It’s good when New Mexico rates first in a national list of positives: Last week, The Food Research and Action Center’s School Breakfast Scorecard revealed that in school year 2011-12, New Mexico served free and reduced-price breakfast to about 70 out of every 100 low-income children, who also receive lunch under our federally run and mandated National School Lunch Program. New Mexico tops that Scorecard list.
Now, you might argue, that’s because the number of children who are considered to be impoverished based on federal guidelines has grown. But Jennifer Ramo, executive director of New Mexico Appleseed, an Albuquerque nonprofit dedicated to ending poverty, thinks it’s a sign that we’re feeding more of the kids we should be feeding. This is because of the federally mandated Breakfast After The Bell law, which Appleseed (among other supporters) pushed for and Gov. Susana Martinez signed into law into 2011. It ensures kids can still get a bite to eat after the first school bell rings during instructional time.
“It means more kids are eating breakfast at a school, and that’s important for both kids’ academic and health outcomes,” she said. This effort, she said, “allows kids to get a balanced meal in the morning.”
Ramo cited a 2011 Iowa State University study that analyzed data for about 2,700 students taken from National and Nutrition Examination surveys. The data suggest that the efforts of the National School Lunch Program reduce food-insecurity levels and obesity rates among students. “This is important,” she said, “because we know that when kids eat at school — especially breakfast — that grades go up and absenteeism and behavioral problems go down. Kids do better in school when they are working on a full stomach.”
Nationally, more than 50 out of 100 low-income students eligible for school breakfast take part in the program, and more than 91 percent of schools that take part in the national lunch program now utilize the national breakfast program, the Breakfast Scorecard report notes.
In Santa Fe, all but one public school sites offer breakfast to about 4,200 of our district students. Close to 8,400 of our roughly 13,000 students eat a school lunch. I always like to emphasize that adult visitors can pay $3 for one of these lunches, too — it’s a good opportunity to hang out with the kids and hear their thoughts on many things related to school. They always seem to want to talk to me during lunch — must be that black cowboy hat I wear.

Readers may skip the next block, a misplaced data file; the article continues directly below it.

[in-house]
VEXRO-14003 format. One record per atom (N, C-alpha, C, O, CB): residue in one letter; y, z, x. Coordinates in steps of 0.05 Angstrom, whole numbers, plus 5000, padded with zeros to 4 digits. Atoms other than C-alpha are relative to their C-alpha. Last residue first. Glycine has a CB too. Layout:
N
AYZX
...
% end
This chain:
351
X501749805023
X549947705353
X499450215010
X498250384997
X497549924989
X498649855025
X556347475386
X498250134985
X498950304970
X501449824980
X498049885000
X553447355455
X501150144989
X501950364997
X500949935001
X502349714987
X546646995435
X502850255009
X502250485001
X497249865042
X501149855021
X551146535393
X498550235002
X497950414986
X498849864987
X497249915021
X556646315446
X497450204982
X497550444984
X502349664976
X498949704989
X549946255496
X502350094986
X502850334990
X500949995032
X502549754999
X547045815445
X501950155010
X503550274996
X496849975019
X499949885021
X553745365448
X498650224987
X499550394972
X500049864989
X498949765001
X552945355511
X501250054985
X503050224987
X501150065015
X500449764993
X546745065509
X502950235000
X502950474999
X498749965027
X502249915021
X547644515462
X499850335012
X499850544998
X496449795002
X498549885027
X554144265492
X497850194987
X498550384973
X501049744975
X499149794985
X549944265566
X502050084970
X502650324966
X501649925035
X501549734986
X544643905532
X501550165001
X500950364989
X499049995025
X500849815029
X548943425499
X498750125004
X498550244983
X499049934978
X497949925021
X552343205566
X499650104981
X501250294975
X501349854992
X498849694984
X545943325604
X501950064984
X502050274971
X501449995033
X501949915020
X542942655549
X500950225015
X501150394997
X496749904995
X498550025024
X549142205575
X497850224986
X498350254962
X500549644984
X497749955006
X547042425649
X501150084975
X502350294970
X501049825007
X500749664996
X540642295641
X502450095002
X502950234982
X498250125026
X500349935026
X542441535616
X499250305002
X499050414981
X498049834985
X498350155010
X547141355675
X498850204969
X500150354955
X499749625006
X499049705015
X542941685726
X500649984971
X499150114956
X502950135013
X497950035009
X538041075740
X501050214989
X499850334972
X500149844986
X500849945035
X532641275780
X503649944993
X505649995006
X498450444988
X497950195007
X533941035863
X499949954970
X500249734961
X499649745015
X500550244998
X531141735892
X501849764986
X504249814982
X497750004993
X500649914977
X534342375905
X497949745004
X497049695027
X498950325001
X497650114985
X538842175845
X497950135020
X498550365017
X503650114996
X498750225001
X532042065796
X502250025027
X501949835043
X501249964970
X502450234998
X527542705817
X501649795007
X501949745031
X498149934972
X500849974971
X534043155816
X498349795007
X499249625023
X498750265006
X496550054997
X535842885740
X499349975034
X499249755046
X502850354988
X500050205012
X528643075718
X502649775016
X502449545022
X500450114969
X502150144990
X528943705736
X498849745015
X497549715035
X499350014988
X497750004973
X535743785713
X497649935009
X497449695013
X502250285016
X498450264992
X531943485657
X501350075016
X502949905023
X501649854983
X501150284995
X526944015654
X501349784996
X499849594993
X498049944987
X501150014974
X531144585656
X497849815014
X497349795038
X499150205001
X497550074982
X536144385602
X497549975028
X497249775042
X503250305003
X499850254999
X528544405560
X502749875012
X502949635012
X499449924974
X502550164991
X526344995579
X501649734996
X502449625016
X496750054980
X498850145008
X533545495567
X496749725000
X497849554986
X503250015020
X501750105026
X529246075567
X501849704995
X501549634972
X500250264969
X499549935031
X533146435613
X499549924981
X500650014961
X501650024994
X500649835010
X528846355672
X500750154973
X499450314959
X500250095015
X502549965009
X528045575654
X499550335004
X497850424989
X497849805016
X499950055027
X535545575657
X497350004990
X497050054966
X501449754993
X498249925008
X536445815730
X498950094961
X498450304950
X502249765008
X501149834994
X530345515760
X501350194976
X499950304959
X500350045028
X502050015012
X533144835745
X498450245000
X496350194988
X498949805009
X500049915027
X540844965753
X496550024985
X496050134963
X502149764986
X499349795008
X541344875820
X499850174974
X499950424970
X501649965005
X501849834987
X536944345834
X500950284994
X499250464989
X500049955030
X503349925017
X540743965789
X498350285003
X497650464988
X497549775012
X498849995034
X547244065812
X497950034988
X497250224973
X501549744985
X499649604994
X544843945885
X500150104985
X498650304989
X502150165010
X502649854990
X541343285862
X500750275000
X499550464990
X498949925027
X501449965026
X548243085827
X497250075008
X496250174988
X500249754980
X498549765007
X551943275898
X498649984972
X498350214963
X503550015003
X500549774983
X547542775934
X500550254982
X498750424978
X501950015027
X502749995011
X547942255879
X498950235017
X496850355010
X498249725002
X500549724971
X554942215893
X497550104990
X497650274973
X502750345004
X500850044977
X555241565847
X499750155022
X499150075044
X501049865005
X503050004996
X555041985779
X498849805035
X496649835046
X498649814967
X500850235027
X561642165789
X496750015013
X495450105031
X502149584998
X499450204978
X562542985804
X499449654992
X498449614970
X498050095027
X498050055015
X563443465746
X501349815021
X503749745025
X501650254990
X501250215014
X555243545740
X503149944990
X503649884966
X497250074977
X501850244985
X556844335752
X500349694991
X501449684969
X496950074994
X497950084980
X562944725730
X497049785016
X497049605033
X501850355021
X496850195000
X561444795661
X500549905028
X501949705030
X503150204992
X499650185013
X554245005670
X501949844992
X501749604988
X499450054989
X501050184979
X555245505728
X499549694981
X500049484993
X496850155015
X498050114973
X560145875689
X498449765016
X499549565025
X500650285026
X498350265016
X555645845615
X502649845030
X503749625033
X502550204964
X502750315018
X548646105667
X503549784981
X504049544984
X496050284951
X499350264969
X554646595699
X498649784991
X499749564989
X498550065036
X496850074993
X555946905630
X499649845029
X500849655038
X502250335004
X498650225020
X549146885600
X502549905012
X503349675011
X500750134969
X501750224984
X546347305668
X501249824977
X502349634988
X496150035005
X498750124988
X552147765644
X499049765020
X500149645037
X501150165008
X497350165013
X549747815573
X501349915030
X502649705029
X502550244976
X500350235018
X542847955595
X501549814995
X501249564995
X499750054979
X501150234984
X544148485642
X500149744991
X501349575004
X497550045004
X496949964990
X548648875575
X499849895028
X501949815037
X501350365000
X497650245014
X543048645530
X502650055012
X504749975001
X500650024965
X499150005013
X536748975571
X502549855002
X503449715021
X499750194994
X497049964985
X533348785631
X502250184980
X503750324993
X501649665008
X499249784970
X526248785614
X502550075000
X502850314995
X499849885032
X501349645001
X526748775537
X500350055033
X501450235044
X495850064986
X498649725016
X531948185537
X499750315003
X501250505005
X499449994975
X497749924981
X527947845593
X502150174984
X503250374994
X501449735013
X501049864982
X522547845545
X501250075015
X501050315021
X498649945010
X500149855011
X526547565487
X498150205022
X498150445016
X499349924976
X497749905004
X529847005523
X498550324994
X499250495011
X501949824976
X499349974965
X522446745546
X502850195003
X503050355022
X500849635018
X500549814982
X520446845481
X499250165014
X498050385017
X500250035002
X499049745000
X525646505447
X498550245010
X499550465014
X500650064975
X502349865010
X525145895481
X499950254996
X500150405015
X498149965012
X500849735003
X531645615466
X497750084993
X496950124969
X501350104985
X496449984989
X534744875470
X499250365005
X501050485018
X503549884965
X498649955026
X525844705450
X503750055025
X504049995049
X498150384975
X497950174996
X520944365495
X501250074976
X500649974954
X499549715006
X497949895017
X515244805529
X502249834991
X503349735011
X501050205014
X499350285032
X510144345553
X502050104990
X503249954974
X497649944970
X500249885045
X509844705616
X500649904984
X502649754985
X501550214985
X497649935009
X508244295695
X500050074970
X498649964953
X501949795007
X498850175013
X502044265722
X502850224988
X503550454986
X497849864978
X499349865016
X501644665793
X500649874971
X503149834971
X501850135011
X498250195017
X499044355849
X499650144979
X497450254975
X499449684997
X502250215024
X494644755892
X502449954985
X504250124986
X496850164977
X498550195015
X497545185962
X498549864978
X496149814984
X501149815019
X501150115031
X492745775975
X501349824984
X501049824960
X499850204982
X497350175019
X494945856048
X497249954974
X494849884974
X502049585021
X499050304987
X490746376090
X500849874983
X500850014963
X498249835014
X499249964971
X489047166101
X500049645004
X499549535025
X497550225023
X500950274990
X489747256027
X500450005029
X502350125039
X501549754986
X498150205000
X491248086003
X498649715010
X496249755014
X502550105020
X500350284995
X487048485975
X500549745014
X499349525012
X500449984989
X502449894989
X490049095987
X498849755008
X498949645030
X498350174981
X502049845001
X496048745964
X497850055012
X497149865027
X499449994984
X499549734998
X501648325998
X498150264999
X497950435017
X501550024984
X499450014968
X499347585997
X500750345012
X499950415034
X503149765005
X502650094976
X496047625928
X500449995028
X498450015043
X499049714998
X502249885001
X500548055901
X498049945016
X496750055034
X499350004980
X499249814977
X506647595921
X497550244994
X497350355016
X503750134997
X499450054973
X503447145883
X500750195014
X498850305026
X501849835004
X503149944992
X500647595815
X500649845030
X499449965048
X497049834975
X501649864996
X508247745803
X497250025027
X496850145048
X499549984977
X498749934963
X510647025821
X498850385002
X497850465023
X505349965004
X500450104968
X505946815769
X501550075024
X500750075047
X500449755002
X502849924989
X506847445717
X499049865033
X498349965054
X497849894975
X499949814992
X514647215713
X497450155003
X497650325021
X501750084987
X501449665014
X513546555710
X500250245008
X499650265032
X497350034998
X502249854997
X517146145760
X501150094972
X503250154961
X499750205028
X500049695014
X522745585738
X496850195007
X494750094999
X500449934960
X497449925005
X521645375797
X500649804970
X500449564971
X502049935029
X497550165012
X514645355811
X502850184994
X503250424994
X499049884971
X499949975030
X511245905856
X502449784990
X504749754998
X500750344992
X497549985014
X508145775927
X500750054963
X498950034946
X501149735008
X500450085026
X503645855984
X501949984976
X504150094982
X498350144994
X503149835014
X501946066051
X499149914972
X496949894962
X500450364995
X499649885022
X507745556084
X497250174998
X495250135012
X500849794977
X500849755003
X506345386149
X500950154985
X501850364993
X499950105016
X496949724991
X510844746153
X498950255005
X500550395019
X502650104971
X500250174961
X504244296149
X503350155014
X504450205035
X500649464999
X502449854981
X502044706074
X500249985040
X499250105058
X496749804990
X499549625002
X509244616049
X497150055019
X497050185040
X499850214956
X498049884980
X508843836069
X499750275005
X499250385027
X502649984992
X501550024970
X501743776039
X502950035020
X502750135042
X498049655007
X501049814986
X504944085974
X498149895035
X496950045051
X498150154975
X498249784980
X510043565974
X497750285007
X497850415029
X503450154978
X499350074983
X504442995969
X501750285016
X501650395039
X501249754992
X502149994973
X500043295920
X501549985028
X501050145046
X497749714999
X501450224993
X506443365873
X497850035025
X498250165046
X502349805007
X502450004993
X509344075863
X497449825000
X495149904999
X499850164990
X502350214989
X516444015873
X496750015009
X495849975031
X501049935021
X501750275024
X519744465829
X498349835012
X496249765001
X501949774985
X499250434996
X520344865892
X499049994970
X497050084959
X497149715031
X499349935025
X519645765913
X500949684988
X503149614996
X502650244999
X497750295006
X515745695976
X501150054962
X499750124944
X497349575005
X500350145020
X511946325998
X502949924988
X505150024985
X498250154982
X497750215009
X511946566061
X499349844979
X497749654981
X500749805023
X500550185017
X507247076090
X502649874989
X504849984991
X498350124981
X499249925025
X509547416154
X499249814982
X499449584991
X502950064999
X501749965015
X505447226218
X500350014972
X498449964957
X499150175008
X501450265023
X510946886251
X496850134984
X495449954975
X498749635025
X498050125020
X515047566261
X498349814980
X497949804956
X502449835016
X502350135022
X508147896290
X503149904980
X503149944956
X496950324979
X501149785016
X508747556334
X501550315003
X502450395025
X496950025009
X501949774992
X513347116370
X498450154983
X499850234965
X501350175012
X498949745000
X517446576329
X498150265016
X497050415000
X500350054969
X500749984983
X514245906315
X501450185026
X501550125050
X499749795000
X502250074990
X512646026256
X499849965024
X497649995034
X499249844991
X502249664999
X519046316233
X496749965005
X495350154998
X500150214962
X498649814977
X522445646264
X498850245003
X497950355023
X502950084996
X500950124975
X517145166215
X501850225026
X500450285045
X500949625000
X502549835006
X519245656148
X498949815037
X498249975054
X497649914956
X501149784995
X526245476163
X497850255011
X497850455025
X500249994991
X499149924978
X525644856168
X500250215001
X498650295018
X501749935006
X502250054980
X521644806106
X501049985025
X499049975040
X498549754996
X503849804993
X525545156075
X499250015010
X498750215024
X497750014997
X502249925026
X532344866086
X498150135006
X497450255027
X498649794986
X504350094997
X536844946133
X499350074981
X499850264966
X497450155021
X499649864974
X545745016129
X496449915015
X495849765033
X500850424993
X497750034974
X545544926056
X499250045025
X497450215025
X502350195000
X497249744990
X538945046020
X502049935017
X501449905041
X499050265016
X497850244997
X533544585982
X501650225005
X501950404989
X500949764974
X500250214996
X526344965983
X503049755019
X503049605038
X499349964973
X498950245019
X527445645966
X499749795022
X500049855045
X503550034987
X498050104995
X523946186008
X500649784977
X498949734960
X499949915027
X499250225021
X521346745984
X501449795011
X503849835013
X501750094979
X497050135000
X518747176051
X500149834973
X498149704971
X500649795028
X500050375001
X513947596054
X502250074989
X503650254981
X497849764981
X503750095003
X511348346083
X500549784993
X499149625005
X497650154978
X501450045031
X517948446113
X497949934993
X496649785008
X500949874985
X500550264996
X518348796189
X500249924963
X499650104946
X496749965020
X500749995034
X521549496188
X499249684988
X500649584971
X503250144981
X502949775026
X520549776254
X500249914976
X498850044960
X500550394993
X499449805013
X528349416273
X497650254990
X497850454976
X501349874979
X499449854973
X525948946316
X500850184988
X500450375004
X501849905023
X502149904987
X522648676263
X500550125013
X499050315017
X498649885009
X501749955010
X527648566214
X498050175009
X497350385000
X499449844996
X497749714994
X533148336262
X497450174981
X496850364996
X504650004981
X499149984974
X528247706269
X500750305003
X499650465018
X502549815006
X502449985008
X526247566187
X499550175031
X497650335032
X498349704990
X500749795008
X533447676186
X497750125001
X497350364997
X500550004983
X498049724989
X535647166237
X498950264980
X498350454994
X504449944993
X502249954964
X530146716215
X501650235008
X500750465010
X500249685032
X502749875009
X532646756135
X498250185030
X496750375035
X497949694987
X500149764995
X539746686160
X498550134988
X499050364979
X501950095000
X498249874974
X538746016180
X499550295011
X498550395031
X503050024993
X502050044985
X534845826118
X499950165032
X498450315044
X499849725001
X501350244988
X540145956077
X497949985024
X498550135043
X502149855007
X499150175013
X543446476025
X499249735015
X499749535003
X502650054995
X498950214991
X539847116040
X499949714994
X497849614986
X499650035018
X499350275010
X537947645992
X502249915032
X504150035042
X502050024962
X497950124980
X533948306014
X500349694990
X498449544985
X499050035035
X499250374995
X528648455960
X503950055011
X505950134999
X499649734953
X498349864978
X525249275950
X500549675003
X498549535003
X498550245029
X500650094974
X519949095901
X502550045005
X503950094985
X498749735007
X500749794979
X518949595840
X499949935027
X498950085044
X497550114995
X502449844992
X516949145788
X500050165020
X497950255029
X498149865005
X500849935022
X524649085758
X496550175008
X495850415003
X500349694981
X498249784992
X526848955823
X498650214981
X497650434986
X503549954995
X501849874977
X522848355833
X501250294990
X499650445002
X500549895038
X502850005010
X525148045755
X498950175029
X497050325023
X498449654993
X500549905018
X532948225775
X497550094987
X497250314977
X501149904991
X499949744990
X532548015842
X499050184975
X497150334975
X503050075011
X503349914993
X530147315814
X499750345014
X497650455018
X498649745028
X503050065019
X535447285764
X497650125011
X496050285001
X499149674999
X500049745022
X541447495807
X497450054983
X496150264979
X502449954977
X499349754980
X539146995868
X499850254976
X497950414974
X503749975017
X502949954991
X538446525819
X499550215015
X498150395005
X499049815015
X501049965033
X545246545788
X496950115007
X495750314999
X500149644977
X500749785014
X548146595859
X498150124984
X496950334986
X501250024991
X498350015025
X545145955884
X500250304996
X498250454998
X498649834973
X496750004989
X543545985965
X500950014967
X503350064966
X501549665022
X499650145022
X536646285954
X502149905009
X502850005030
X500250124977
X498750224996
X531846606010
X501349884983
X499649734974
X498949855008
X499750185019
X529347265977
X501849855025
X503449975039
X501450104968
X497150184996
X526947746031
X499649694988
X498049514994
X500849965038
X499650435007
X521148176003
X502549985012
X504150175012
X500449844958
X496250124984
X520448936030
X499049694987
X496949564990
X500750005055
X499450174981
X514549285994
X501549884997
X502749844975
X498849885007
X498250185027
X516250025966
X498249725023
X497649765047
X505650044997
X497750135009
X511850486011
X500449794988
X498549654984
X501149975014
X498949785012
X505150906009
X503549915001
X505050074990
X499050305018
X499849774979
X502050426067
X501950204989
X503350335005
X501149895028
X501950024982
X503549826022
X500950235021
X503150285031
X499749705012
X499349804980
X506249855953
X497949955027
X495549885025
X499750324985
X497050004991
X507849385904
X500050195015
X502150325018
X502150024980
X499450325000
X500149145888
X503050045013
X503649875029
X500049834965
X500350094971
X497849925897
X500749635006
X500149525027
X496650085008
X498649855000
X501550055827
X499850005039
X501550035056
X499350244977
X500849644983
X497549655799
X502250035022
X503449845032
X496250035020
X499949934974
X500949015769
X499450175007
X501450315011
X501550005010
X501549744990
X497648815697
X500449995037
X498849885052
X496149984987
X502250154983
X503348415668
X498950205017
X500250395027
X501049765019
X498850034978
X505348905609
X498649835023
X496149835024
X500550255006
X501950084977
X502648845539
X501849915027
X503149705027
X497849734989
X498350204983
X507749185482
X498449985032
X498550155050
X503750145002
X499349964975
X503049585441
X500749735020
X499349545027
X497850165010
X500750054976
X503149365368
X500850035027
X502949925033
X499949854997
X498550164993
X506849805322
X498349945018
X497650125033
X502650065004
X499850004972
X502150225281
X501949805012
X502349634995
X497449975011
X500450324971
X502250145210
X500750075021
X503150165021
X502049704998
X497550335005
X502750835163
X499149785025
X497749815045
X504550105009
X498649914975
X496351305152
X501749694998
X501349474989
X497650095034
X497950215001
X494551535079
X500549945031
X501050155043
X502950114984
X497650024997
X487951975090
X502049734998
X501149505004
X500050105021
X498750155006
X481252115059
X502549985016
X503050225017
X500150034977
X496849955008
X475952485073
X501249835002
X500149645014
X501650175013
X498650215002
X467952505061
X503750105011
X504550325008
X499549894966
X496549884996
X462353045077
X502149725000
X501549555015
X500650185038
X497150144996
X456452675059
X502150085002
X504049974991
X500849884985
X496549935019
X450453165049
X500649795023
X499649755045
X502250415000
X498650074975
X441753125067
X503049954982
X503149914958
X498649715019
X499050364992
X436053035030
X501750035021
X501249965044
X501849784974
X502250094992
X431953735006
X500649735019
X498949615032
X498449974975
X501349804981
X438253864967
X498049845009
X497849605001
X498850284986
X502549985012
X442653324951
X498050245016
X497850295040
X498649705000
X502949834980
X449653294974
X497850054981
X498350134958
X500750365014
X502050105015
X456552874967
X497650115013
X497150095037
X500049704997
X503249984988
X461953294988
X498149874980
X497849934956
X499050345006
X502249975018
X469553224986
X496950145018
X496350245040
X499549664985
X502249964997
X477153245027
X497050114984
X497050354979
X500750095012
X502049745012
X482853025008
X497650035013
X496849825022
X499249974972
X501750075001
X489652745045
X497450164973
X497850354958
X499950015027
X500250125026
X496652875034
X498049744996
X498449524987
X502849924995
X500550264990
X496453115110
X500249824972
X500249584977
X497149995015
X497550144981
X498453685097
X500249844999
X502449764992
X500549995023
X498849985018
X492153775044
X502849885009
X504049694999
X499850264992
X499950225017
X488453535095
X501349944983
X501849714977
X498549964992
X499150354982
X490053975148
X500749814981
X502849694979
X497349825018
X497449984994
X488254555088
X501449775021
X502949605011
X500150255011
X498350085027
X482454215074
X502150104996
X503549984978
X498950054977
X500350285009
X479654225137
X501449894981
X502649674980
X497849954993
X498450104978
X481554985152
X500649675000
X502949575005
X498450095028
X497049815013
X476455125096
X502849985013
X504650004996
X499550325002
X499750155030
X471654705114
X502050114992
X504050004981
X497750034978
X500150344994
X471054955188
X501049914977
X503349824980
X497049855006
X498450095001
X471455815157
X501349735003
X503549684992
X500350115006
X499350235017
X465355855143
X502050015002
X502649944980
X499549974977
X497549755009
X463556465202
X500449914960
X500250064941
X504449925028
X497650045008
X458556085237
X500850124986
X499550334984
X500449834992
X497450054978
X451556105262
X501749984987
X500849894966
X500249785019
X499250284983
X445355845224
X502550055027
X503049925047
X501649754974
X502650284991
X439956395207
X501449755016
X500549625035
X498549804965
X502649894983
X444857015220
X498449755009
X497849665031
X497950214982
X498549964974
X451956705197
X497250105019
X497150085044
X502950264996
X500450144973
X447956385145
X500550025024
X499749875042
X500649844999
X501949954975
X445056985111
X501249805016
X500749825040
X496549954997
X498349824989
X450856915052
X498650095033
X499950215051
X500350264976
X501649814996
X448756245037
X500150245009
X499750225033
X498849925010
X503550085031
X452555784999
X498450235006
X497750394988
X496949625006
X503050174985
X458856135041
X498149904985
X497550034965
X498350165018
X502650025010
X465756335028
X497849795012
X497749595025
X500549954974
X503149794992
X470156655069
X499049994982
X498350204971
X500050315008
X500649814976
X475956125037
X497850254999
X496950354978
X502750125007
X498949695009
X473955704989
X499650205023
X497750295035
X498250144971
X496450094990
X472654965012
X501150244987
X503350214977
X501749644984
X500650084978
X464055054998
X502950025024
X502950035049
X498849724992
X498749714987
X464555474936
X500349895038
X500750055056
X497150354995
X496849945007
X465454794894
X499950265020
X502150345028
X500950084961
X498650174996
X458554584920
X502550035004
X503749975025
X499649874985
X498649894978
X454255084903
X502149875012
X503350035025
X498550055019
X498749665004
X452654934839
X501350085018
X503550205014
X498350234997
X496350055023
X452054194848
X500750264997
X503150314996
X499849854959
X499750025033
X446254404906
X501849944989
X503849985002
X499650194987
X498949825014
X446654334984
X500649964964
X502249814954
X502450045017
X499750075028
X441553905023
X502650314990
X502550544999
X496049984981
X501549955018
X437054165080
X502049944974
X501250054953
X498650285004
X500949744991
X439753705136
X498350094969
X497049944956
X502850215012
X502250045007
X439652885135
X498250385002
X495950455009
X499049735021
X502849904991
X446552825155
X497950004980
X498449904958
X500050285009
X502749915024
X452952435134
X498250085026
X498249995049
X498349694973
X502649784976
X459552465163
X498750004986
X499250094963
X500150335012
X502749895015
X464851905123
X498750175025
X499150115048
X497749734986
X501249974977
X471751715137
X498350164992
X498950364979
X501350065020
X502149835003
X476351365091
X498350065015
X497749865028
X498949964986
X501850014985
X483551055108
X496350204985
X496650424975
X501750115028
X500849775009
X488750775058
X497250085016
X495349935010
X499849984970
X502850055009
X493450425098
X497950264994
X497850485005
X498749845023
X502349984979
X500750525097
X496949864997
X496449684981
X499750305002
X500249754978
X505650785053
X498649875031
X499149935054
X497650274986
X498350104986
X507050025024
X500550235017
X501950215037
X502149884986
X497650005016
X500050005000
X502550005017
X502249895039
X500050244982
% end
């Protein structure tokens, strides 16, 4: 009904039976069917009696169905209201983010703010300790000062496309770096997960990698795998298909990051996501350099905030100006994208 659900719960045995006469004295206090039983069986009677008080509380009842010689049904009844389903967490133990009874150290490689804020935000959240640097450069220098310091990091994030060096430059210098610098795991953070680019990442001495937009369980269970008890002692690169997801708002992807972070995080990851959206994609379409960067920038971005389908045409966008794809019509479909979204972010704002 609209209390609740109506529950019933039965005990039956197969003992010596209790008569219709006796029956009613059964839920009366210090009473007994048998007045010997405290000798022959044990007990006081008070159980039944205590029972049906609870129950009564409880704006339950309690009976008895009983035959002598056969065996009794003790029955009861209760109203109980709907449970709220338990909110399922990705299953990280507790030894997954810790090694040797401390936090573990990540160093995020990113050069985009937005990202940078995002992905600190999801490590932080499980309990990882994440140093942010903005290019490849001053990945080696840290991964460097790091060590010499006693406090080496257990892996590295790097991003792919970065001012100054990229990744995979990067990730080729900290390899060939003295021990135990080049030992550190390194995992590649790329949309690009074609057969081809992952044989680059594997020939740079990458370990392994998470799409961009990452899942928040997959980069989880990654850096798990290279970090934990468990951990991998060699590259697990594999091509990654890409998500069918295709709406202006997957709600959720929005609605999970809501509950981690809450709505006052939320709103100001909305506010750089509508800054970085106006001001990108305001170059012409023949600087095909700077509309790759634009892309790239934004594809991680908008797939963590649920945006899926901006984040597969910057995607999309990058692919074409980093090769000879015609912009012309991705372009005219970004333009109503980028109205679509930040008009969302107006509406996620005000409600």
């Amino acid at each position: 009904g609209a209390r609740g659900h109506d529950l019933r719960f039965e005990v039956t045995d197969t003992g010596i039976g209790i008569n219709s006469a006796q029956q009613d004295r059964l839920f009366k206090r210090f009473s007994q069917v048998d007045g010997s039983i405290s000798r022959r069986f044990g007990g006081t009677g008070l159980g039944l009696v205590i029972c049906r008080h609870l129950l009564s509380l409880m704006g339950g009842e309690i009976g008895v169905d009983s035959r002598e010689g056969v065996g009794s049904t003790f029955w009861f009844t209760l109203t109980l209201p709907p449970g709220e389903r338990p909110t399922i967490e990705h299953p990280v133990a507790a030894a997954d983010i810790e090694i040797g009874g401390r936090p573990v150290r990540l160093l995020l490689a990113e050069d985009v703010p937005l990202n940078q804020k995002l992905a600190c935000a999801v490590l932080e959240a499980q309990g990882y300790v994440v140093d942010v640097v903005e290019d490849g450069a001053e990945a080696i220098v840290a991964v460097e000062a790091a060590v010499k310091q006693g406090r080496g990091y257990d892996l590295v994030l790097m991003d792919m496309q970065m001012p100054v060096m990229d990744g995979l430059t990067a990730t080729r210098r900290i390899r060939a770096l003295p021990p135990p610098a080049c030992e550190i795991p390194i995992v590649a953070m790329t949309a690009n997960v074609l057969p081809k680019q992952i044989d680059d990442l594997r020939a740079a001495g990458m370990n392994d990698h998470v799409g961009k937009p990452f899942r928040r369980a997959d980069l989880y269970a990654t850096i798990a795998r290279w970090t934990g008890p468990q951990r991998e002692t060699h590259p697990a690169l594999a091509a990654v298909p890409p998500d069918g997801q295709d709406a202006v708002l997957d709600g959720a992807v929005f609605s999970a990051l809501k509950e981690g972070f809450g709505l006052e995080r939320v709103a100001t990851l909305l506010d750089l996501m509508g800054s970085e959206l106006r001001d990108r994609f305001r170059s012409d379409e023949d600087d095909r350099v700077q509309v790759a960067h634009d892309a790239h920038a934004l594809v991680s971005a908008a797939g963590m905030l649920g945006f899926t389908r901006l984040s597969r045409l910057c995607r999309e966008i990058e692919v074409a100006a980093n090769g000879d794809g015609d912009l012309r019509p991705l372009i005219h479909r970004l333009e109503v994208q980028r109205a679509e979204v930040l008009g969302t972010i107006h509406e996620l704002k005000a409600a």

Ramo said she’d like to see New Mexico school districts increase access to after-school meals, eliminate reduced-price meals in favor of entirely free meals (the feds can subsidize this move) and expand elementary school Breakfast After The Bell offerings to middle and high schools.
Incidentally, late last year Santa Fe Public Schools began offering the federal At Risk Supper Program to students engaged in after-school activities at both De Vargas and Ortiz middle schools. That program will also start at Nava, Ramirez Thomas, and César Chávez elementary schools within a month or so.
Google “FRAC School Breakfast Scorecard 2011/2012” to access the full report.
African American Read-A-Thon
Today is Martin Luther King Jr. Day, and as a result, public schools and most educational facilities are closed for the day. It seems an appropriate day to promote the African American Read-A-Thon program, running from Feb. 11 to Feb. 22 in the Santa Fe Public Schools. February is African American History Month, also known as Black History Month. The program involves members of the Santa Fe chapter of the NAACP reading from the fiction or nonfiction works of African American authors for a half-hour. The readers supply the reading material and coordinate time and activities around it with classroom teachers. The event’s coordinator is Brenda Lang-Knapp, and you can reach her at email@example.com for more information.